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Disorderly Brexit could damage UK’s economic recovery from Covid, says OECD

Disorderly Brexit could damage UK’s economic recovery from Covid, says OECD

Britain’s economy faces a double risk to recovery from a disorderly Brexit as the coronavirus pandemic drags down growth, the Organisation for Economic Co-operation and Development has warned.



a car parked on a sidewalk: The UK car industry and food and textiles producers could be hit hardest by a disorderly Brexit, suffering a fall in exports of more than 30%.


© The Guardian
The UK car industry and food and textiles producers could be hit hardest by a disorderly Brexit, suffering a fall in exports of more than 30%.

On the eve of a critical EU leaders’ summit in Brussels, the influential Paris-based thinktank said the Covid crisis would further complicate a disorderly Brexit as companies were less prepared for the end of the transition period, having diverted attention away from leaving the EU.

It warned that failure to secure a free trade agreement before the UK leaves the Brexit transition period at the end of December would leave the economy 6.5% lower in the next few years than would have been the case if existing arrangements with the EU had been maintained.

In a development with potential to cause severe disruption for cross-border trade, it said a disorderly Brexit would have the most significant impacts for manufacturing, with the UK car industry, food and textiles producers hardest hit, suffering a fall in exports of more than 30%.

Álvaro Pereira, the director of the country studies branch at the OECD, said: “We know Covid has been the largest economic shock and social shock in the last few decades all across the world. Brexit obviously compounds the issue.

“The most important thing in the next few days and months is to focus on a deal, so the closest possible relationship is established between the UK and EU. Both parties lose if there is no deal.”

Publishing its first major economic survey of the UK since 2017, the OECD said a disorderly Brexit had potential to compound the risks to the British economy from

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UK’s Sunak Readies New Jobs Plan as Economic Recovery Wanes | Investing News

UK’s Sunak Readies New Jobs Plan as Economic Recovery Wanes | Investing News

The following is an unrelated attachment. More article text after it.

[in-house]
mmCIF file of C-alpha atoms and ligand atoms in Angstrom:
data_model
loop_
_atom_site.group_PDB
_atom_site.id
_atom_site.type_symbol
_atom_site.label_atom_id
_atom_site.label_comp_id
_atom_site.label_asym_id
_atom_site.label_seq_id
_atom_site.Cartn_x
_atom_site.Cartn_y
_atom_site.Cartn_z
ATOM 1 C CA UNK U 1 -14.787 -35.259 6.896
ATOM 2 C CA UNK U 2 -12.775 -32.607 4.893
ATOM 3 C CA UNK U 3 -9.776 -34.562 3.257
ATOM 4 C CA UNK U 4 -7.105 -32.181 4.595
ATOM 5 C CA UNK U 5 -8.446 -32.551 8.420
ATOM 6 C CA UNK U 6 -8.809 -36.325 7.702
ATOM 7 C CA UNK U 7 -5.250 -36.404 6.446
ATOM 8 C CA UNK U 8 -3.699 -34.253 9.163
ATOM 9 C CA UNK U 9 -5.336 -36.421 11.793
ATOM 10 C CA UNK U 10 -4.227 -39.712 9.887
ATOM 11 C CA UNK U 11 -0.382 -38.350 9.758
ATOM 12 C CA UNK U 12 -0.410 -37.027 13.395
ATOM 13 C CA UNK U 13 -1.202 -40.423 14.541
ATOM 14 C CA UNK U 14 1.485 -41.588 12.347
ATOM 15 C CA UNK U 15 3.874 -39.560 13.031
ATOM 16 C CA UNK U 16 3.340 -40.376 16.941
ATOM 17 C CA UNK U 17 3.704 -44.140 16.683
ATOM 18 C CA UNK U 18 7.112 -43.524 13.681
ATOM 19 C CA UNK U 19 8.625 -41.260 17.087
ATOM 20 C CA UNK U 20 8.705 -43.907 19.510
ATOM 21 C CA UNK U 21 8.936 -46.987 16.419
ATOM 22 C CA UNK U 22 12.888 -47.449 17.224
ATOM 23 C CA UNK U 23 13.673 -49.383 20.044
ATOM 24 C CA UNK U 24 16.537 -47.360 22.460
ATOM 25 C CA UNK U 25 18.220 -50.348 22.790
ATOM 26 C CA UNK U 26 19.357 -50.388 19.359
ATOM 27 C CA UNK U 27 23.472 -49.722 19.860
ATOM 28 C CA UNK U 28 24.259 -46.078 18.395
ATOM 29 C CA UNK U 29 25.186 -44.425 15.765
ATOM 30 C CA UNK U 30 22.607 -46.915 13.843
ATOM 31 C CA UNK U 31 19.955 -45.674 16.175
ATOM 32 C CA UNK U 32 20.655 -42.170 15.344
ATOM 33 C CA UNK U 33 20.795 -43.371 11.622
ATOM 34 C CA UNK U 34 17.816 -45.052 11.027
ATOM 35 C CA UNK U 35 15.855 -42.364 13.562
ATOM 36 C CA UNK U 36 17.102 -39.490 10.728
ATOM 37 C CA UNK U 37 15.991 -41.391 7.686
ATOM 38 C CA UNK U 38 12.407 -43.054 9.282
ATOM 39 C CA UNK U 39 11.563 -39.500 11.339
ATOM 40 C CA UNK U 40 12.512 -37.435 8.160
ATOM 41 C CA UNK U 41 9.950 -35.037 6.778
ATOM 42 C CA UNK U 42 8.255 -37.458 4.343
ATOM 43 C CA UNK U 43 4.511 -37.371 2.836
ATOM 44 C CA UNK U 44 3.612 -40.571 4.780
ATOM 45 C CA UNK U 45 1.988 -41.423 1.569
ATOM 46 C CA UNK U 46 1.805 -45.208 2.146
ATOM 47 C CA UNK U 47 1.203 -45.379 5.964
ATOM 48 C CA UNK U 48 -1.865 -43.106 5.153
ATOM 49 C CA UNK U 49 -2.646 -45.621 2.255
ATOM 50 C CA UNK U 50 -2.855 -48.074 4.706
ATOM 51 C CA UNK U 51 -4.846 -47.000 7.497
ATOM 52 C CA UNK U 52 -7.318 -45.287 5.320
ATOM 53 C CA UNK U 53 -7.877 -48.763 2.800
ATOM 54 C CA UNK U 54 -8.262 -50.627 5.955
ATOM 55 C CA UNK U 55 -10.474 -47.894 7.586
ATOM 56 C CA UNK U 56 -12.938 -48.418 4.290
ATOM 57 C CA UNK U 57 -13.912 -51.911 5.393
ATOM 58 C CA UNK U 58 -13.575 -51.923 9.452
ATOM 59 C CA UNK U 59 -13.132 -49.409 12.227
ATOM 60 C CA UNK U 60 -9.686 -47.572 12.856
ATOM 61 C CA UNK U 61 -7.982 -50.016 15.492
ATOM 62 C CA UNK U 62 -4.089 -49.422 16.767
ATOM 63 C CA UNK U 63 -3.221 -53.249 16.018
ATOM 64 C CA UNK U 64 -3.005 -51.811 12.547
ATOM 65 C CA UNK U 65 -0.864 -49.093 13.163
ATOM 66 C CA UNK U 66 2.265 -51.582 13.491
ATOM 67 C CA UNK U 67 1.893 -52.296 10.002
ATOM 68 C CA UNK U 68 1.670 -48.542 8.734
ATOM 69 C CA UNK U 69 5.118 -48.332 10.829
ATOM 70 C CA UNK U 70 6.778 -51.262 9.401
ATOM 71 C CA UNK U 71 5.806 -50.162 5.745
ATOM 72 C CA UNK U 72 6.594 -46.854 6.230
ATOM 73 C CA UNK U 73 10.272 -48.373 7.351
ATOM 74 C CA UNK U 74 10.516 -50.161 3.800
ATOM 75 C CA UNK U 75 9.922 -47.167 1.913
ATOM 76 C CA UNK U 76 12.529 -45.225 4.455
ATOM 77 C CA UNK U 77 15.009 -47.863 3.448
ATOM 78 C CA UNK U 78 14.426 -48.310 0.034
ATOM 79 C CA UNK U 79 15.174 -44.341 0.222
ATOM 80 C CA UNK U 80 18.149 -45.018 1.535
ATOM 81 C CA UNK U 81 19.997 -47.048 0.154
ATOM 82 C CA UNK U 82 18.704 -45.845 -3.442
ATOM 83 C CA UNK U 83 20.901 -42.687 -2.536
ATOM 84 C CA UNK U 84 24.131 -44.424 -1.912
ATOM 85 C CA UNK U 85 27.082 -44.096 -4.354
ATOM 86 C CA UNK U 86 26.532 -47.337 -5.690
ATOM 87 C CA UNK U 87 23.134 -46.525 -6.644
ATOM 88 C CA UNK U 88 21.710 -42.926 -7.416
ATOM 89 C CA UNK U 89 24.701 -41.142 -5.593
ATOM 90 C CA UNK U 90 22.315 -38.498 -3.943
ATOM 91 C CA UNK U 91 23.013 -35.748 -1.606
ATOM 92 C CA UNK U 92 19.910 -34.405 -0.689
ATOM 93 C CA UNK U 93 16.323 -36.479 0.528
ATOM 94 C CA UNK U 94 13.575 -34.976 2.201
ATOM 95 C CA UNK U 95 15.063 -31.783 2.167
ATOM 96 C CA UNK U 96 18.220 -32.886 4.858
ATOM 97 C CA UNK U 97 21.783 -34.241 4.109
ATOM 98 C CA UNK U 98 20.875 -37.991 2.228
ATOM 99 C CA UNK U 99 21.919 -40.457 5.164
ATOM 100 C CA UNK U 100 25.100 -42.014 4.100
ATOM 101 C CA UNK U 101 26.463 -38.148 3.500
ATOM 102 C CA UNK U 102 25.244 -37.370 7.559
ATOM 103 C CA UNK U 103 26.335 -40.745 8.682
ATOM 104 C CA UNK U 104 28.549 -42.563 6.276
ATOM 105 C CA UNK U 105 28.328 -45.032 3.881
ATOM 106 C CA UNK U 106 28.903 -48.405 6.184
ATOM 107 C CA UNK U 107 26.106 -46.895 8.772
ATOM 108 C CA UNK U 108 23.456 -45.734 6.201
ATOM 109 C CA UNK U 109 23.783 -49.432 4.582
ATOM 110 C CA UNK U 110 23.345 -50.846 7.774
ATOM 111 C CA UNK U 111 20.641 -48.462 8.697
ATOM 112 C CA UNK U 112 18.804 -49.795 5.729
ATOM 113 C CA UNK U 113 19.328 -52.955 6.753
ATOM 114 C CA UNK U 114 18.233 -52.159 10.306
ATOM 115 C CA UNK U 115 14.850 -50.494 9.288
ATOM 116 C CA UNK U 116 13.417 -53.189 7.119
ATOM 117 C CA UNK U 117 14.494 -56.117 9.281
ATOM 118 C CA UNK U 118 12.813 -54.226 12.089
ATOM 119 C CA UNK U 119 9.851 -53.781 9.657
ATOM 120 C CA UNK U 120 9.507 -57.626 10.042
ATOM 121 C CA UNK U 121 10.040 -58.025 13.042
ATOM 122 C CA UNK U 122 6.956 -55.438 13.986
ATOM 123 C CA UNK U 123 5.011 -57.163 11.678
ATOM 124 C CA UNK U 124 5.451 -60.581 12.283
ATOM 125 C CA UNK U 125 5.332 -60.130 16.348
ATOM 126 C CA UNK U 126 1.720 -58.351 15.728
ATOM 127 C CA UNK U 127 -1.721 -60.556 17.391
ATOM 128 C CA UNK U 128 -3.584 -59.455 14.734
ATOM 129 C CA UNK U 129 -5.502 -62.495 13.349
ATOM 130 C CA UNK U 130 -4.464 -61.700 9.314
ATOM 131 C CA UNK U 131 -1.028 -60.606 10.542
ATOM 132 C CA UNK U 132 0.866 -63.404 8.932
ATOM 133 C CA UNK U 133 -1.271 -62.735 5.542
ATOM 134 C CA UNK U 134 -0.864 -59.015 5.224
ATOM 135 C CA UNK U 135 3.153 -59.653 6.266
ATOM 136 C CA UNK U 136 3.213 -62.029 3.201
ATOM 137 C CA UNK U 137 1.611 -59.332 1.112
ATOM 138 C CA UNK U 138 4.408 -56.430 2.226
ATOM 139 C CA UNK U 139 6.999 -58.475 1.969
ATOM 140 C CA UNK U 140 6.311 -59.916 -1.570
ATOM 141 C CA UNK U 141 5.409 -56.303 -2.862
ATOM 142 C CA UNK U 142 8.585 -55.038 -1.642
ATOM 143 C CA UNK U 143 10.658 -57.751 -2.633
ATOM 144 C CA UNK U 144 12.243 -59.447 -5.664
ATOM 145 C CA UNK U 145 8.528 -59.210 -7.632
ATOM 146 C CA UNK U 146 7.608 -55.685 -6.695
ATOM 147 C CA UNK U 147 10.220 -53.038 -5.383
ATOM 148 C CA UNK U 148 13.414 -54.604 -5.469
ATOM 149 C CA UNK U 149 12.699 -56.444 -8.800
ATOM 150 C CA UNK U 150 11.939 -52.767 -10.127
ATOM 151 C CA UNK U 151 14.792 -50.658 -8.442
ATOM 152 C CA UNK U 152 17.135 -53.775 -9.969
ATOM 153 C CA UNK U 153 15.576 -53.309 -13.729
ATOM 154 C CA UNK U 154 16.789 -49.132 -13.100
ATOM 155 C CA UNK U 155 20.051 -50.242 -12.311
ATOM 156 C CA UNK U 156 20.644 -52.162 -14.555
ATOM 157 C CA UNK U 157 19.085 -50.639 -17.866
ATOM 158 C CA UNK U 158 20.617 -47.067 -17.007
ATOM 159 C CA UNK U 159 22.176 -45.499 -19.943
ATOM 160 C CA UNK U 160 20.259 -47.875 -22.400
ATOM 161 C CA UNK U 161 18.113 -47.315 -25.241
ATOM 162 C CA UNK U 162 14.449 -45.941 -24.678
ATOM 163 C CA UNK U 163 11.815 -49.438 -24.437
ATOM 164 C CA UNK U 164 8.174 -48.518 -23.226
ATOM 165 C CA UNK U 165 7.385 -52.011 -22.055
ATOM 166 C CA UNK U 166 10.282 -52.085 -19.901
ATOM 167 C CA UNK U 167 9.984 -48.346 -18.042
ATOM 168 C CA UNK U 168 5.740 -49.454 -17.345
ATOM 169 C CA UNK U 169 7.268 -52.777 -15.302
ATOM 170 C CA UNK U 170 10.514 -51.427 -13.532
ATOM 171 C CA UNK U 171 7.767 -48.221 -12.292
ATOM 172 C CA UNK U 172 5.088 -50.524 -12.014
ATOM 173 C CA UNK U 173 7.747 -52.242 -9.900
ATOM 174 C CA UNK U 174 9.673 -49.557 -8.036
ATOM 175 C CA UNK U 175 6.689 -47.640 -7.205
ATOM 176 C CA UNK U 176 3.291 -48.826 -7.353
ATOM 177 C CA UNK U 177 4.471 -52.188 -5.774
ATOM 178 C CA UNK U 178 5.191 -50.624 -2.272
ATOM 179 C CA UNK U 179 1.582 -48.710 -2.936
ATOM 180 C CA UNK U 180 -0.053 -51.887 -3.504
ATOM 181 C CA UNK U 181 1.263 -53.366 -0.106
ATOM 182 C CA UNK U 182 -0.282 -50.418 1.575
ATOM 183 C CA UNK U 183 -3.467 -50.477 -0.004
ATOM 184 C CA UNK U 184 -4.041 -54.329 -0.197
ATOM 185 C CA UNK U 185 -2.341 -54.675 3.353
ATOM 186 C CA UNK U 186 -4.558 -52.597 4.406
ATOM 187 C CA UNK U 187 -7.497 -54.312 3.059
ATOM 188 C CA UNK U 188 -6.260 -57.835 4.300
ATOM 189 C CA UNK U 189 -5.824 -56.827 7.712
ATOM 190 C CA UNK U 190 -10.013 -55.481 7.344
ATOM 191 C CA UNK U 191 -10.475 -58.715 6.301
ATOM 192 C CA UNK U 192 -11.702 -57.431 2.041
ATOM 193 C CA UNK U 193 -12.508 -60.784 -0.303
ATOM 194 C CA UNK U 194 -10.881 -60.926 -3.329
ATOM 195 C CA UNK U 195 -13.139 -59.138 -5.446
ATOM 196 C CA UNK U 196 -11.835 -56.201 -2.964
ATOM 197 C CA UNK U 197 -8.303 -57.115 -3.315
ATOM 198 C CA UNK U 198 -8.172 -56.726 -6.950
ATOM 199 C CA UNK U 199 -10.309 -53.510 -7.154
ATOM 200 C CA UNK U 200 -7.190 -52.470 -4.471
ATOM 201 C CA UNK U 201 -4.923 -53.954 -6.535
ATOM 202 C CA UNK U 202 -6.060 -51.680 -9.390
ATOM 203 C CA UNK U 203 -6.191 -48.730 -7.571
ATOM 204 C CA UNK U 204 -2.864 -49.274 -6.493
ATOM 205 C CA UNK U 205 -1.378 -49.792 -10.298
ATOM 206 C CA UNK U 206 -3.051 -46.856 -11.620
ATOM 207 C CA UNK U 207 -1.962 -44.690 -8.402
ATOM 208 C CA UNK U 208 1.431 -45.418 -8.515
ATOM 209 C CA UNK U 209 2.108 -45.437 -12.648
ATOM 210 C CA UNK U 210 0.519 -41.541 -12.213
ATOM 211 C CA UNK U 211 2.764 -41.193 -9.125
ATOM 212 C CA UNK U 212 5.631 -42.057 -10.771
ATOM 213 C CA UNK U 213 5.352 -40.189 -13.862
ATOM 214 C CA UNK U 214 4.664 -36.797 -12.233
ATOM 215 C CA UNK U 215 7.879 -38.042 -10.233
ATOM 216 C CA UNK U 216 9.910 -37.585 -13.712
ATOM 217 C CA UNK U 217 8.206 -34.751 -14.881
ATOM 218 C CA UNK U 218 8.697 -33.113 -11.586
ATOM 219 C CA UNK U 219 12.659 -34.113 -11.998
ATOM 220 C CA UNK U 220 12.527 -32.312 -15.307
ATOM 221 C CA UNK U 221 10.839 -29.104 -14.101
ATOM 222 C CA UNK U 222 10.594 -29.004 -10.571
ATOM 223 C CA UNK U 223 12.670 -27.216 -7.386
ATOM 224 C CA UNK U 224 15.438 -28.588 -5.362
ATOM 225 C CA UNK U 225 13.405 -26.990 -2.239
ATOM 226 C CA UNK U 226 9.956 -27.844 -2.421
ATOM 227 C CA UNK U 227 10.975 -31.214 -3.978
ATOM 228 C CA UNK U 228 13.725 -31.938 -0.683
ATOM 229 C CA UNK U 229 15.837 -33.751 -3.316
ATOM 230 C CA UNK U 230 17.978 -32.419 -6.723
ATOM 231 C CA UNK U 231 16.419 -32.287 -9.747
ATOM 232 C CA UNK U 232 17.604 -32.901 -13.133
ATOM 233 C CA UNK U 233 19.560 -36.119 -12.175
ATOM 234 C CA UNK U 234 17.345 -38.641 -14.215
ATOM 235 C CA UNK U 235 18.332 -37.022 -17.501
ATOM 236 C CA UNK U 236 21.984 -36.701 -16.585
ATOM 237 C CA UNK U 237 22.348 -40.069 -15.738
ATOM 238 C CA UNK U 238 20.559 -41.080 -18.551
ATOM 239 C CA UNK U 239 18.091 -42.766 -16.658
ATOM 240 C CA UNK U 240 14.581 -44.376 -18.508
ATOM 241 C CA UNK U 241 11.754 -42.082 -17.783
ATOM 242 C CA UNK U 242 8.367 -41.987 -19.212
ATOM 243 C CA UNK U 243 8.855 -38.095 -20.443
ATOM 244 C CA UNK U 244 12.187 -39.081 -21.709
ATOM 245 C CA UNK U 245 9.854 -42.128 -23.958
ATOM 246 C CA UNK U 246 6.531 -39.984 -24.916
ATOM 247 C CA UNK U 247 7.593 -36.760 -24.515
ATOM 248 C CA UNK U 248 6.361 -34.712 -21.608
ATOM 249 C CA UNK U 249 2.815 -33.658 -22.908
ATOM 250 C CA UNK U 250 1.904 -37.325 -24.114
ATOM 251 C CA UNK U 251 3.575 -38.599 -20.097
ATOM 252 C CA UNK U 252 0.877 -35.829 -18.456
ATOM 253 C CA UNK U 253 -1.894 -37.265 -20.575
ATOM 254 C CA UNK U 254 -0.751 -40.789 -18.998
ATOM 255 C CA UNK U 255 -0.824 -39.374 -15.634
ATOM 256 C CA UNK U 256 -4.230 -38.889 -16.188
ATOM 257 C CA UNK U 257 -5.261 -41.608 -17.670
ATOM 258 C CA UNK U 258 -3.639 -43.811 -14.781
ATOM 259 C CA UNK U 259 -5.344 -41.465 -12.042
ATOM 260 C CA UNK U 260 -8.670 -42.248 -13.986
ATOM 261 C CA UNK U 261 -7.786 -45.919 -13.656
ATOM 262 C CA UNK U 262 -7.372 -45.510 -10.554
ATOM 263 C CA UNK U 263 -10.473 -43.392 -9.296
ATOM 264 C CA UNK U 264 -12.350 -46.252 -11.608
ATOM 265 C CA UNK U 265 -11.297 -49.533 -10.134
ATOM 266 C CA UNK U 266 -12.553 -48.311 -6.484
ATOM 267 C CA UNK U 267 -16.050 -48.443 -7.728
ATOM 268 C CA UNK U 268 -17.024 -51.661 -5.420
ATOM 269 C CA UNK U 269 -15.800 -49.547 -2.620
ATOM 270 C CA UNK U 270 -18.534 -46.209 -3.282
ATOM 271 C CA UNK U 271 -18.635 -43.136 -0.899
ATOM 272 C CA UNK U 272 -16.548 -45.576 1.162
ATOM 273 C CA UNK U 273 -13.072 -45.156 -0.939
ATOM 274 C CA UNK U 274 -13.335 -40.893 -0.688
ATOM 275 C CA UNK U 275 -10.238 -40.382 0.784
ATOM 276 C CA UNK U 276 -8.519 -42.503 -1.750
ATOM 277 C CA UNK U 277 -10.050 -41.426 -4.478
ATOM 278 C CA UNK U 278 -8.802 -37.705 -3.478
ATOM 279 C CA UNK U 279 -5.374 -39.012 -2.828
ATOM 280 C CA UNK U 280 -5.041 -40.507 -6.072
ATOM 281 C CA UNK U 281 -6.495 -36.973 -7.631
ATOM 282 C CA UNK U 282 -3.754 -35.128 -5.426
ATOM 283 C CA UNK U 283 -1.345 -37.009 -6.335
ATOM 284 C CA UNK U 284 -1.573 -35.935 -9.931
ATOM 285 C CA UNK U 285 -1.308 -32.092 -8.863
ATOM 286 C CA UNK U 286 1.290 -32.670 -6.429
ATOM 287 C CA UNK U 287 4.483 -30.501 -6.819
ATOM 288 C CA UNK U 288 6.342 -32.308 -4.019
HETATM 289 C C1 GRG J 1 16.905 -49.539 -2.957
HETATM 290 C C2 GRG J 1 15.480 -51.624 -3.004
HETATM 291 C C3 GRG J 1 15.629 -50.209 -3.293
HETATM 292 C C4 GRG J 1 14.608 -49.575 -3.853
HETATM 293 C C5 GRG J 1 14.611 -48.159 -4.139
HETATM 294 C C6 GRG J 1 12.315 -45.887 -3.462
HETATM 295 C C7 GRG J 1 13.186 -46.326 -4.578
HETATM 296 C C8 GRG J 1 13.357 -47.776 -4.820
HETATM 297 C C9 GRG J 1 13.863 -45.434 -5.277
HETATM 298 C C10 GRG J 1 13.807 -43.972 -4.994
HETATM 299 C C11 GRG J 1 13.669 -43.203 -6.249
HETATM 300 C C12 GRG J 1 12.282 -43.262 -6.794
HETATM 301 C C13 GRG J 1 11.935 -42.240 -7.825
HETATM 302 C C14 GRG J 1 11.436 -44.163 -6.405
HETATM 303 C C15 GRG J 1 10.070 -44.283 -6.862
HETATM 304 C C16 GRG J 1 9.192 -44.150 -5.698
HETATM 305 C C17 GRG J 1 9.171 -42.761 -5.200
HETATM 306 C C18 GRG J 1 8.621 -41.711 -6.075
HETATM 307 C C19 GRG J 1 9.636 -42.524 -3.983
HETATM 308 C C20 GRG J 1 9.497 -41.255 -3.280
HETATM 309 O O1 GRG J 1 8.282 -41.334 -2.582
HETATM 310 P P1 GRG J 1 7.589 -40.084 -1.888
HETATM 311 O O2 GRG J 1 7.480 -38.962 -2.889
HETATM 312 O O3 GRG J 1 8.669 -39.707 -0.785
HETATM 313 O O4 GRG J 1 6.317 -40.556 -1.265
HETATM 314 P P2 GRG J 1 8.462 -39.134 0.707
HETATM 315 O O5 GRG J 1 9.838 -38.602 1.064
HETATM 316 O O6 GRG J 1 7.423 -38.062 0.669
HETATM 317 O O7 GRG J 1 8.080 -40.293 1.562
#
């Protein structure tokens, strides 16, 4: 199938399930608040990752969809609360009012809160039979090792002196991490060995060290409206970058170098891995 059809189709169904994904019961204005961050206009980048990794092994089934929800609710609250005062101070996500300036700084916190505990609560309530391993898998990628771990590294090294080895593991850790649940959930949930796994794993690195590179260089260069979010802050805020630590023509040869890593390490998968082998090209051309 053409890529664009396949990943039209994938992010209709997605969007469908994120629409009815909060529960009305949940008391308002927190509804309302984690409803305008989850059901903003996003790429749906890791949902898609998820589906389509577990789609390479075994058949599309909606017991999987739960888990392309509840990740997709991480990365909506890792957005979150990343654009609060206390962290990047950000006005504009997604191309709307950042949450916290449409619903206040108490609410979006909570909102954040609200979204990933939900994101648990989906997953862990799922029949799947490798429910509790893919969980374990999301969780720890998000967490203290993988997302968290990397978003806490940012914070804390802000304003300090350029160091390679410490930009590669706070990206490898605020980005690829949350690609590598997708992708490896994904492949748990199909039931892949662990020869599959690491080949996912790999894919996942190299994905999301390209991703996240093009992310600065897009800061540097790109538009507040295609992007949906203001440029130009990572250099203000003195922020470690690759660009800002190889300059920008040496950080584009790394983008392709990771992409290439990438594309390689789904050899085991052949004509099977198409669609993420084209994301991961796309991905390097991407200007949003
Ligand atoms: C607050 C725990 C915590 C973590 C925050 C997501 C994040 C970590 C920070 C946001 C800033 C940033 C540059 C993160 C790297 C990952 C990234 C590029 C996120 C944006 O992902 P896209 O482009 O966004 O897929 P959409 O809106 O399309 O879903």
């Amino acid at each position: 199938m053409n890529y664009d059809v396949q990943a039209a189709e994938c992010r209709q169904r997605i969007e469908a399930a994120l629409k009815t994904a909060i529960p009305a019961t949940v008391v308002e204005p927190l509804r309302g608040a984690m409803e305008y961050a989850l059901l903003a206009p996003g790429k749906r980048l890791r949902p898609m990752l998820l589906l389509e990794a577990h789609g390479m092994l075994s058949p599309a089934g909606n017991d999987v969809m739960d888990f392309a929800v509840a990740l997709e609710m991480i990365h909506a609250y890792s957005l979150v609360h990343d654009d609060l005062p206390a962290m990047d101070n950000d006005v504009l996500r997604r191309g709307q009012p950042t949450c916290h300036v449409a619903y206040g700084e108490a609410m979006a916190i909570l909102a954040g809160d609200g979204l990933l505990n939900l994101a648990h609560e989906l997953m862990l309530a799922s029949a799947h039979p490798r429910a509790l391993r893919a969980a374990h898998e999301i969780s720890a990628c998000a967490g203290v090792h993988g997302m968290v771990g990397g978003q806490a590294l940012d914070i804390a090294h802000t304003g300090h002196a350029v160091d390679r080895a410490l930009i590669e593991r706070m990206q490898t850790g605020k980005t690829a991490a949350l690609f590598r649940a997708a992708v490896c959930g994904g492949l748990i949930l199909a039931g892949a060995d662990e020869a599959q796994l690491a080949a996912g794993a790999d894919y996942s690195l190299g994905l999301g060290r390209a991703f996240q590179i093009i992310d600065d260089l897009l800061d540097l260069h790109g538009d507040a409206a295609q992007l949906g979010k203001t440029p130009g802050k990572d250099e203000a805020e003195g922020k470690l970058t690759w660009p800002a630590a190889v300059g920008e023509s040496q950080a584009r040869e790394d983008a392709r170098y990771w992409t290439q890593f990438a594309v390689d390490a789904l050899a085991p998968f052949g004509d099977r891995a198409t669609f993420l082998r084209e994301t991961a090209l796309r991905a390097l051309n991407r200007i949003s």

LONDON (Reuters) – British finance minister Rishi Sunak will announce on Friday his latest plan to support jobs hit by the expected closure of bars, restaurants and other businesses as the government tries to slow the spread of COVID-19.

The second wave of the coronavirus is threatening to derail Britain’s economic recovery which was already starting to wane, according to official data.

With the government’s main furlough scheme closing at the end of the month and health restrictions tightening by the day, swathes of workers in hospitality, arts and other sectors face unemployment and Sunak has come under pressure to help them.

“The chancellor will be setting out the next stage of the job support scheme later today that will protect jobs and provide a safety net for those businesses that may have to close in the coming weeks and months,” a Treasury spokeswoman said.

There are around 2.5 million jobs in the hospitality sector.

Friday’s official data showed economic output rose by 2.1% in August – less than half the median forecast in a Reuters poll of economists and the slowest increase since the economy began to recover in May from a record slump.

Pubs across England, Wales and Scotland were forced to enact early closing times last month. Scotland’s government has since ordered a 16-day closure of pubs in the country’s two biggest cities starting on Friday.

Sunak’s new jobs plan would subsidise two thirds of the wages of workers in pubs, restaurants and other businesses forced to close, the Times newspaper reported.

“Today’s figures show our economy has grown for 4 consecutive months, but I know that many people are worried about the coming winter months,” Sunak said in a statement.

“Throughout this crisis, my single-focus has been jobs – protecting as many jobs as possible, and